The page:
Review: ‘Coriolanus’ Is An Accomplishment Worthy of Its Shakespearean Bloodline

Let me start by confessing that I was a Theater and English major and have spent much of my academic career studying the works of the bard. William Shakespeare‘s plays were written as entertainment for the everyman and perhaps it does say quite a bit for the dumbing down of human civilization that work once enjoyed by the average Elizabethan “Joe” is now considered incomprehensible – but that doesn’t mean they are incomprehensible. Shakespeare’s been ruined for too many people who sat through interminable high school classes listening to their peers try to read it out loud.

Director and star Ralph Fiennes has made his Coriolanus, one of Shakespeare’s lesser known plays, very accessible and very relevant. Maybe because I live in the land of Occupy Wall street, but scenes of heavily armed police ready to bash citizen protesters are chilling for me. There’s nothing really foreign about the language of the film (lifted straight from the stage play); it is still English for goodness sakes. Sometimes, it is a good thing for people to stretch their brains and challenge their minds. Yet, even so, the poetry of the film is used in a very natural way, making it very accessible to an audience not familiar with it. The story is hardly tough to follow, and the updating of the setting is not only effective, but really makes knowledge of Roman history unnecessary. The rise and fall of a stubborn, powerful man who seeks revenge against those who betrayed him hardly requires a history lesson to be understood.

Venal politicians are a staple of our modern lives. The senators who aid in the downfall of Coriolanus could walk right out of the U.S. Senate today, which just last week passed a defense bill allowing the military to use indefinite detention of all terror suspects, including U.S. citizens. It seems to me that Americans can recognize self-serving politicians pretty easily. And Coriolanus (Fiennes), the military man who can’t relate to the people, the man bred to fight who can’t cope with peace, surely is a character that U.S. audiences who have been living with a decade of war should be able to grasp.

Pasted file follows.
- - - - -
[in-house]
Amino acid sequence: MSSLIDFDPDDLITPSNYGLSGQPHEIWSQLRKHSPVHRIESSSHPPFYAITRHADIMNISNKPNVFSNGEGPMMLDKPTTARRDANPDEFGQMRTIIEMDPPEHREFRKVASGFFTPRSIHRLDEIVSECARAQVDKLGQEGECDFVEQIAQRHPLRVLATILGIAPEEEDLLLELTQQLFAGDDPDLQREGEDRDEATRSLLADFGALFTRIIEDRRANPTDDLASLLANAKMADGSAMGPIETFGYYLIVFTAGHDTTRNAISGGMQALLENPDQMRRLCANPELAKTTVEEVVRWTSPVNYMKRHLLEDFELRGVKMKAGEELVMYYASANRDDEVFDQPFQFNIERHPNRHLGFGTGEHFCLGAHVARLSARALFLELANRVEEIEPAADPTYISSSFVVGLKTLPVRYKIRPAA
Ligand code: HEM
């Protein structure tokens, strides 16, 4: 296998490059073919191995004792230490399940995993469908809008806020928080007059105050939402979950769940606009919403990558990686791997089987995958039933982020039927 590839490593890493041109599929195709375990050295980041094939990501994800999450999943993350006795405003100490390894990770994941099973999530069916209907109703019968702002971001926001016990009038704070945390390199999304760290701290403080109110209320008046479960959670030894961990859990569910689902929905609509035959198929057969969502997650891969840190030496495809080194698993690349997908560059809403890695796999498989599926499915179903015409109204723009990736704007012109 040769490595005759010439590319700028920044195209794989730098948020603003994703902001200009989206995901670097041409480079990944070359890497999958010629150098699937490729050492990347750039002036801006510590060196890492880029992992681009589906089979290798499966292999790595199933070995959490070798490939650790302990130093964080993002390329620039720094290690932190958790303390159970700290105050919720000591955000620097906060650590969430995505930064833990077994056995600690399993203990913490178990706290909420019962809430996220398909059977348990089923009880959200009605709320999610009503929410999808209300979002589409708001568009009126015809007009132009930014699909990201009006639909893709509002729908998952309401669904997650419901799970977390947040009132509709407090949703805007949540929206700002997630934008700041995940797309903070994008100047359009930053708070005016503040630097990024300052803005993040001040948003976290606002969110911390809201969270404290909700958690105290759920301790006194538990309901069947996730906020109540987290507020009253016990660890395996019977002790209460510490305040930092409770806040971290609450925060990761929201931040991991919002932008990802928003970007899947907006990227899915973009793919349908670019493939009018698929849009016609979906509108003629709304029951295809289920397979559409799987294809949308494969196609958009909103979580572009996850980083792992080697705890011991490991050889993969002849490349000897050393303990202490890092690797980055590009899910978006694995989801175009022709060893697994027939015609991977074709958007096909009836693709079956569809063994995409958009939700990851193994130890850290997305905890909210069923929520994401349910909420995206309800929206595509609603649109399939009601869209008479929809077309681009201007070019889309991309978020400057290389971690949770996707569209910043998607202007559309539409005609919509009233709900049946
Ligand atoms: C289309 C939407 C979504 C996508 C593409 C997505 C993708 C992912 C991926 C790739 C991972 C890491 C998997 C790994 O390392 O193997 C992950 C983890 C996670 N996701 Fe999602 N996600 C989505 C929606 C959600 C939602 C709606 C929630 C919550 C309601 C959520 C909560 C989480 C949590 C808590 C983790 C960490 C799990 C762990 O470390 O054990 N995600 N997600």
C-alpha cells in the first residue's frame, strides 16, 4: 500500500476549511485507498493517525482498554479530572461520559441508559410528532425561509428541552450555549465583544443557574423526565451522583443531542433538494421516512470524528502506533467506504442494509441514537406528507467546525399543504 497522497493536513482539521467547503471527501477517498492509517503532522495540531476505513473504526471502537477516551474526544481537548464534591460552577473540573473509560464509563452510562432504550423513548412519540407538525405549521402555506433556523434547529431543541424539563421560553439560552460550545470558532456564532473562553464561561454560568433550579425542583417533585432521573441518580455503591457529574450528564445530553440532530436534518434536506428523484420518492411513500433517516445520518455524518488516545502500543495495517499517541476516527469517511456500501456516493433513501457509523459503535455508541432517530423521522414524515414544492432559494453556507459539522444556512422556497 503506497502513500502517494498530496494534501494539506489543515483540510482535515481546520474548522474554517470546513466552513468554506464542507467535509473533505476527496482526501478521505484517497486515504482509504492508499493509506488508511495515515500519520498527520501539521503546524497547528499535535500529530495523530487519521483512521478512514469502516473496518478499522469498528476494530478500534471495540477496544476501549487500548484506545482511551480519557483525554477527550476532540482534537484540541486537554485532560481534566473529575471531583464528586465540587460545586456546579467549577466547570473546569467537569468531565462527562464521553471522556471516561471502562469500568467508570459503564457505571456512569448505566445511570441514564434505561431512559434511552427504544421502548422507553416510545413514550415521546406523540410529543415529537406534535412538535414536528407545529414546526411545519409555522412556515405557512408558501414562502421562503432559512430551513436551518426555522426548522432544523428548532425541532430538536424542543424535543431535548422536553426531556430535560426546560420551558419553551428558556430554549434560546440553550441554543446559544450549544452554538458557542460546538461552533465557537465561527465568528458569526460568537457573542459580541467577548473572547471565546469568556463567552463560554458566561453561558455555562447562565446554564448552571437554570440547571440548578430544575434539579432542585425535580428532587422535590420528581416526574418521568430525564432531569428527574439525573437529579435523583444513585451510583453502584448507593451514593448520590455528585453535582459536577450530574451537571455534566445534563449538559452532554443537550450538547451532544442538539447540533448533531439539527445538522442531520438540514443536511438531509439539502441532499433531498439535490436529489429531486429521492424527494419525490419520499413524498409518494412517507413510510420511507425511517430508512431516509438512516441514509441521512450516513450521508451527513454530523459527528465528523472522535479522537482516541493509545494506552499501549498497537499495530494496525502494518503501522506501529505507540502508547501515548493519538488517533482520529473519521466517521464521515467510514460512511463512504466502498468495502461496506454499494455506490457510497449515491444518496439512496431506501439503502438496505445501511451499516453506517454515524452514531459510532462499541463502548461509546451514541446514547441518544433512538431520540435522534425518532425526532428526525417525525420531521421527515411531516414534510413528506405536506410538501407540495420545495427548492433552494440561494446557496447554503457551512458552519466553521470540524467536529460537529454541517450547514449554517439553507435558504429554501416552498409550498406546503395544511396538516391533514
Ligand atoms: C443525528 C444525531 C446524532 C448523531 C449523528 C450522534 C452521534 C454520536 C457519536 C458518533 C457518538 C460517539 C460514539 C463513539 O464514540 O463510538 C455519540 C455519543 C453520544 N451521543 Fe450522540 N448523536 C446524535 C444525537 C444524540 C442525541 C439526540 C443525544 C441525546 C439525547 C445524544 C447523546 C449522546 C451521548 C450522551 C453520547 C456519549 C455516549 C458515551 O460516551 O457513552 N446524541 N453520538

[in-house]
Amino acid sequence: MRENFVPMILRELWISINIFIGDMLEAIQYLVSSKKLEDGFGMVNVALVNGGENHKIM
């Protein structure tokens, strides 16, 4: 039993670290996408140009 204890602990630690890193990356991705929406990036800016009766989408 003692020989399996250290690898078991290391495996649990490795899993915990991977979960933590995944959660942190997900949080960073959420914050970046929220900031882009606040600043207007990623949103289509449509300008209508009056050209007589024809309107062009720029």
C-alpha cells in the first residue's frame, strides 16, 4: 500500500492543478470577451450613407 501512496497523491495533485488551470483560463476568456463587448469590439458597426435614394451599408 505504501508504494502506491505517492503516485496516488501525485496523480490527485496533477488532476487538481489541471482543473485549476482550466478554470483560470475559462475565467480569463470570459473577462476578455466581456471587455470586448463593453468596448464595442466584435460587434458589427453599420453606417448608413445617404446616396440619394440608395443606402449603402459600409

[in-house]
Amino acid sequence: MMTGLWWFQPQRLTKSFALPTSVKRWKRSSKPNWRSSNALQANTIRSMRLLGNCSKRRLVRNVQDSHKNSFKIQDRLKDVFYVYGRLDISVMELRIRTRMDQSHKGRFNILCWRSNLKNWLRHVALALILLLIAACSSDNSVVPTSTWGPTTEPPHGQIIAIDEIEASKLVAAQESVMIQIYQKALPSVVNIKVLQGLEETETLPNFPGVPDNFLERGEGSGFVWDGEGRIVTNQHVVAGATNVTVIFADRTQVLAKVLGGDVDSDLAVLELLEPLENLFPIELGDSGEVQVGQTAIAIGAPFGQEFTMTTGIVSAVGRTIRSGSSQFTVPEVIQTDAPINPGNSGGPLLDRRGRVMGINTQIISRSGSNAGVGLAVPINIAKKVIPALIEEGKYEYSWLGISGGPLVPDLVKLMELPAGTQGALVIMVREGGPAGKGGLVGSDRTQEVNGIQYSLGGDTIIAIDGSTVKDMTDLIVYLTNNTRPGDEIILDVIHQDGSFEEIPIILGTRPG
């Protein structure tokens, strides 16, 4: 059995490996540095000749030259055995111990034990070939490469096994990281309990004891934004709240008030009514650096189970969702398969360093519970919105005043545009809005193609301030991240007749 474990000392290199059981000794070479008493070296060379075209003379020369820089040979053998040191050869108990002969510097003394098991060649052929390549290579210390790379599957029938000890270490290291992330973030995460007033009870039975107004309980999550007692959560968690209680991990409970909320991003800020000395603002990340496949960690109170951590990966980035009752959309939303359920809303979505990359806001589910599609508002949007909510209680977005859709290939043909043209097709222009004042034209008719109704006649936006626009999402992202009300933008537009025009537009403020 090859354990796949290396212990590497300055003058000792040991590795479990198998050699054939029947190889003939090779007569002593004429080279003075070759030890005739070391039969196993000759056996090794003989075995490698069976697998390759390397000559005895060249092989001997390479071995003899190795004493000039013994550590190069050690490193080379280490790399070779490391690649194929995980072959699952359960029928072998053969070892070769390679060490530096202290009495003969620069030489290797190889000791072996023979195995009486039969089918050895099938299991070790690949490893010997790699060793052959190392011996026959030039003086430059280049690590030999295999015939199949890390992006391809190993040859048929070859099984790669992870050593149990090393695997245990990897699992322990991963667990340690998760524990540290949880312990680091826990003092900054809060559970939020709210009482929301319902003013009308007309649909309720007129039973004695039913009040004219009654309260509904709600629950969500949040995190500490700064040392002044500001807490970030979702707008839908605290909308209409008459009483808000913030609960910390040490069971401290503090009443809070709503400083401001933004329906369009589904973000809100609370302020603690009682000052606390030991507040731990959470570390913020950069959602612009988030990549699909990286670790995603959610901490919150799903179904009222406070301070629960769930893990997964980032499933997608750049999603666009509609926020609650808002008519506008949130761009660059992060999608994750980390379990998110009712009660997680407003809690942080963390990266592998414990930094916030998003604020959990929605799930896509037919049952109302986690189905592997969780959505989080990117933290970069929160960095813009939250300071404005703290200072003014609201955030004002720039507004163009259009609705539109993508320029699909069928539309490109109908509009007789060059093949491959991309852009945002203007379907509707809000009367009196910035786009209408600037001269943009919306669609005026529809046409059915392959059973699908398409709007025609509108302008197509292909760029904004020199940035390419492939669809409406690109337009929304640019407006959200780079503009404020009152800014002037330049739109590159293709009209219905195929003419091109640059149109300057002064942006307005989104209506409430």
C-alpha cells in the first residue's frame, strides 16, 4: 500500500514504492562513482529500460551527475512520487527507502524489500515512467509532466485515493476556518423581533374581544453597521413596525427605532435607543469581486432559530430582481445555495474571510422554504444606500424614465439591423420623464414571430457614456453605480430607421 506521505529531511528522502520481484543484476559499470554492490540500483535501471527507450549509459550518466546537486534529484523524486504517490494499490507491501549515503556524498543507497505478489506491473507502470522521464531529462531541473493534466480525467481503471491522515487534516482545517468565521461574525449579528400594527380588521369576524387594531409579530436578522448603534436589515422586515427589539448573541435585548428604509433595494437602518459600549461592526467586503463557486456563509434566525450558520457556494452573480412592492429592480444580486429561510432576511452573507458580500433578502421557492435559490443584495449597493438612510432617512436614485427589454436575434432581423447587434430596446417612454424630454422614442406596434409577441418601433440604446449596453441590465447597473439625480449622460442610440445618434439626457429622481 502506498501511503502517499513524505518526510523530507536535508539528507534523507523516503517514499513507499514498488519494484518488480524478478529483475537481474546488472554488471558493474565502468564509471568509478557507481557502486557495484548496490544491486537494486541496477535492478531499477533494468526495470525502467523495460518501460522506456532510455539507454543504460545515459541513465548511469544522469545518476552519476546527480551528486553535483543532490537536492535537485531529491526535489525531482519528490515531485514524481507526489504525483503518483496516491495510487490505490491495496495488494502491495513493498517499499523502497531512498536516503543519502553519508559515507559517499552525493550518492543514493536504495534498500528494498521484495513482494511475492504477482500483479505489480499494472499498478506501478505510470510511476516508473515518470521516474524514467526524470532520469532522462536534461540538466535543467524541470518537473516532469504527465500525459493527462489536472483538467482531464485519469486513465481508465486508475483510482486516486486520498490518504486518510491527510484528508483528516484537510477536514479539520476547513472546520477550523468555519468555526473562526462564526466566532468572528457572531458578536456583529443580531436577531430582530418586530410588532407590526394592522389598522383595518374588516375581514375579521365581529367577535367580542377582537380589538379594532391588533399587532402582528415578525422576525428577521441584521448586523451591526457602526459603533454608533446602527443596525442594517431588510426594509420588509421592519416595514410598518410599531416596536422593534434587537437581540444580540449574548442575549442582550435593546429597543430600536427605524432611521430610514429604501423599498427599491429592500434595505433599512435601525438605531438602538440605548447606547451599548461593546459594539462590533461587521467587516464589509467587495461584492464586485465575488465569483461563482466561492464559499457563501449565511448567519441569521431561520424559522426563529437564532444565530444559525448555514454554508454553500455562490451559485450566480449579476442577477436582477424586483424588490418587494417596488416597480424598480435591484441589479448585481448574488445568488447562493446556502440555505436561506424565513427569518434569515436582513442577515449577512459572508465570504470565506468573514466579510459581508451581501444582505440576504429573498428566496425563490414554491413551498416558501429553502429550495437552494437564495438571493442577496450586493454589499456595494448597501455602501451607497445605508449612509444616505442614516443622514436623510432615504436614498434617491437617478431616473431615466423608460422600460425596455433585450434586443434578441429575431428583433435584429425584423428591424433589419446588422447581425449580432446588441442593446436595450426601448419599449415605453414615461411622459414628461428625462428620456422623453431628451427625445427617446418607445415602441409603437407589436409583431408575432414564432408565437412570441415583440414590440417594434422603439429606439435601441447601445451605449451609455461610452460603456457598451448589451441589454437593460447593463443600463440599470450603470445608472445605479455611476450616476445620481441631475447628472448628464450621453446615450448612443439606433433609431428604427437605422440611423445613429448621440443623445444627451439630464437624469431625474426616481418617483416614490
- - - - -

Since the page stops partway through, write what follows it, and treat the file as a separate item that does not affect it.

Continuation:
This film is a must-see because it not only reshapes and revives one of Shakespeare’s lesser known plays, but because it shows how timeless his work is. It boasts stellar performances by Fiennes, Vanessa Redgrave, Gerard Butler, and Brian Cox, and the entire cast do a fine job under Fiennes’ direction. Coriolanus marks his first time behind the camera, and Fiennes succeeds in creating a truly memorable film. Filming in Serbia, the scene of so much bloody conflict, is an inspired setting for a tough, bloody story. The stark and battered landscape and the utilitarian buildings all evoke a militarized nation where the people are restless and looking for someone to take their anger out on.

Fiennes also rounded out his crew with some notable and talented members to up the accomplishment of the film. If upon seeing Coriolanus, you think of The Hurt Locker, it’s because cinematographer Barry Ackroyd (who brought so much gritty immediacy to that film) worked with Fiennes on Coriolanus. There’s the hand-held camera, adding to the in-the-moment feel that serves the updated setting well. John Logan (Gladiator, The Aviator) adapted Shakespeare’s play, paring it down to a very effective and lean two hours.